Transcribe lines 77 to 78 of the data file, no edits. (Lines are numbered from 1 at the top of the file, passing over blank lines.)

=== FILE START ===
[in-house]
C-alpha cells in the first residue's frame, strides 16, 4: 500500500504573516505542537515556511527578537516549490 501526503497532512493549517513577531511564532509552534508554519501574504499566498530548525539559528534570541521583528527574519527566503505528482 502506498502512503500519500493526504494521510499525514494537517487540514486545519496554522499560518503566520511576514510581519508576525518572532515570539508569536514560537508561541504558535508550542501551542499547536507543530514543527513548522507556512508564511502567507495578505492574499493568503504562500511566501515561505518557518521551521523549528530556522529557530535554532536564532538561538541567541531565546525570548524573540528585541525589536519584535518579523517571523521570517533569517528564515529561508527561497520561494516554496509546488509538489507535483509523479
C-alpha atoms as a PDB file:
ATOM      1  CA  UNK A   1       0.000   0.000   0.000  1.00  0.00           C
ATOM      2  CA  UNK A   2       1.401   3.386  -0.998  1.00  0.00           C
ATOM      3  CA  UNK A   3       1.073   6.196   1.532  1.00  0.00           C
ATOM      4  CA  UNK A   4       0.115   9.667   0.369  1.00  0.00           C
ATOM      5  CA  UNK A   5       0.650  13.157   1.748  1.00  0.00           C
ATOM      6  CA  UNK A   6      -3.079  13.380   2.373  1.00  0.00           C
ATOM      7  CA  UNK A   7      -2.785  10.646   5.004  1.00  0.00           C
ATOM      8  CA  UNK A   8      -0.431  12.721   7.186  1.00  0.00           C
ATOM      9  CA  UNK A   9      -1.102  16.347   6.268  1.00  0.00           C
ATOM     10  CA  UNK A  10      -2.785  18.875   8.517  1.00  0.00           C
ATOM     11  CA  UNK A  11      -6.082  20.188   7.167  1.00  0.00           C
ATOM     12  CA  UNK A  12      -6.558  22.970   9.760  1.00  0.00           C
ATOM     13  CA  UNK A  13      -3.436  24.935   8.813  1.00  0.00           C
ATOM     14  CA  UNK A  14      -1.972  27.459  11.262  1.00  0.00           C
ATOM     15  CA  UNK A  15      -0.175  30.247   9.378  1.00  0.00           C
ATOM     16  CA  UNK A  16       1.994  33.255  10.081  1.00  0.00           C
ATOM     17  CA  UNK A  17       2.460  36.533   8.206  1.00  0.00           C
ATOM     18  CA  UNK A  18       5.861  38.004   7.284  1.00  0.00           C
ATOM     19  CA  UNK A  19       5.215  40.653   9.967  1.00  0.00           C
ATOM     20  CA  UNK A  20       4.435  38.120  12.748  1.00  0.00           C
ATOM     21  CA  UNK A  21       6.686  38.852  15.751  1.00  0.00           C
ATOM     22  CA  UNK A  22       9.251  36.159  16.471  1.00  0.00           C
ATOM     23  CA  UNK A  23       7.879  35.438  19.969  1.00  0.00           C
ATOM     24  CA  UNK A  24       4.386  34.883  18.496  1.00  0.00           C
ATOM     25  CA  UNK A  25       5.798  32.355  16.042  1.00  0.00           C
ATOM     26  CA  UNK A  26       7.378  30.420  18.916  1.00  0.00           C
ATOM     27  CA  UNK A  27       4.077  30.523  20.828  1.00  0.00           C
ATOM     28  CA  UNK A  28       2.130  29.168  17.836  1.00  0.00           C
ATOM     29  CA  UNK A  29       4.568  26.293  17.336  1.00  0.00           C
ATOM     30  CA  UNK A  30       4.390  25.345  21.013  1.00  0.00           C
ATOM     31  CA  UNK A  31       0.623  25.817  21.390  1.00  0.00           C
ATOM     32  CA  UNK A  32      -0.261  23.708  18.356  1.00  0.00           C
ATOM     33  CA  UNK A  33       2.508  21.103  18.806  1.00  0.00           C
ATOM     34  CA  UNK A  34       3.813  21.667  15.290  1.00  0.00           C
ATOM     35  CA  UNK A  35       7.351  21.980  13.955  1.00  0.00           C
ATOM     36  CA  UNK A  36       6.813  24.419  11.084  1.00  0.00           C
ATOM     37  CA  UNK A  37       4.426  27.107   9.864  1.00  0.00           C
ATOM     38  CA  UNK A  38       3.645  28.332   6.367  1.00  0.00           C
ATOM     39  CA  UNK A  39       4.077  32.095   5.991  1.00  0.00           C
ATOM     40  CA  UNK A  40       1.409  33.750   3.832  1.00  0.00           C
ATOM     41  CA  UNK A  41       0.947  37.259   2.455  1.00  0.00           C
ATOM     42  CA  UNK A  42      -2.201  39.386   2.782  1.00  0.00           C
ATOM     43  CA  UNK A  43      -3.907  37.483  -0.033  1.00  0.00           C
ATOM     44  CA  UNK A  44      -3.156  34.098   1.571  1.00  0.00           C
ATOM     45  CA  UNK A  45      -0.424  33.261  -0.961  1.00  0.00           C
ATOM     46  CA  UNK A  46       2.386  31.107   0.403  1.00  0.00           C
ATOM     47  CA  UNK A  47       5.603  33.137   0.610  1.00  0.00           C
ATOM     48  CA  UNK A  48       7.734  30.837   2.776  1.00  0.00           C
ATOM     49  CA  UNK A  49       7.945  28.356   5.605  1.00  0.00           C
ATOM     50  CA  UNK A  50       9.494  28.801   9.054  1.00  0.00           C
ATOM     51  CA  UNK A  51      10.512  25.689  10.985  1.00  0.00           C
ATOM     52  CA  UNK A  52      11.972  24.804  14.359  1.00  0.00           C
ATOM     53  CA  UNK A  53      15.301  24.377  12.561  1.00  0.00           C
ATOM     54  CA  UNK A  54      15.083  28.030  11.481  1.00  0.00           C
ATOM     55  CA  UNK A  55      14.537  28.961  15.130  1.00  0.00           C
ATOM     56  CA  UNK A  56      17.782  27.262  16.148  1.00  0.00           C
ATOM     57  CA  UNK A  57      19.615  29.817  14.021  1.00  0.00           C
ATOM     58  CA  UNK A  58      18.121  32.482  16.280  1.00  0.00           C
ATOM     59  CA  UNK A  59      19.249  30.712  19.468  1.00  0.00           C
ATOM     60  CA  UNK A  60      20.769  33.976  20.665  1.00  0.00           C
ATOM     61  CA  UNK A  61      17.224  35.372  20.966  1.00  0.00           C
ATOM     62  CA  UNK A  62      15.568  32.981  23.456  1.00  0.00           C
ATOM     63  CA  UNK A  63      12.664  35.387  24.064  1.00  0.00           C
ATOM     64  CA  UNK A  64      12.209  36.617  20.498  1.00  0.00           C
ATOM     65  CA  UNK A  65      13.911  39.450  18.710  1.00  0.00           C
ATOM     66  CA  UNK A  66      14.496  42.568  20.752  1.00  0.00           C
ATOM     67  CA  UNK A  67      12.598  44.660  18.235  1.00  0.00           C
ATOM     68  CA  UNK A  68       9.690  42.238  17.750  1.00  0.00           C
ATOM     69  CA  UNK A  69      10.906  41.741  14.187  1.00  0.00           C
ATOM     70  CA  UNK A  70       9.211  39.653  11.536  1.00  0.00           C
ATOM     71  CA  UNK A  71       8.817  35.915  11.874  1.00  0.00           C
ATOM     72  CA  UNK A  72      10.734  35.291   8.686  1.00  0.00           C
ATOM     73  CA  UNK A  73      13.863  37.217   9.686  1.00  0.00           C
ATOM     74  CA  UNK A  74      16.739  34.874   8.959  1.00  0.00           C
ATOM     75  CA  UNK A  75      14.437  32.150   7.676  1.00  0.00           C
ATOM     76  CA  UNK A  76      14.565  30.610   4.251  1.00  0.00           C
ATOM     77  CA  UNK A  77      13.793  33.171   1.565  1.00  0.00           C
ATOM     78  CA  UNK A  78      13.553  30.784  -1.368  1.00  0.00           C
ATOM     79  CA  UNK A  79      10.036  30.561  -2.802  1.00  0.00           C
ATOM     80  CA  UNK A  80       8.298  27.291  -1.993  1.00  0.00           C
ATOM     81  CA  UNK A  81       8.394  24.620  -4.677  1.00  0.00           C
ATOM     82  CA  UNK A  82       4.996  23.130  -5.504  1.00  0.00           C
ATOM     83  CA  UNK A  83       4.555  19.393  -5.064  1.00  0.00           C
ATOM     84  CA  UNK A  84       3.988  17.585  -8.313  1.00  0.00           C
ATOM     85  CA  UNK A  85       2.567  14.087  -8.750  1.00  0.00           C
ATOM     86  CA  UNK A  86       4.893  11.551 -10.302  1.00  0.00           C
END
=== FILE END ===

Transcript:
ATOM     74  CA  UNK A  74      16.739  34.874   8.959  1.00  0.00           C
ATOM     75  CA  UNK A  75      14.437  32.150   7.676  1.00  0.00           C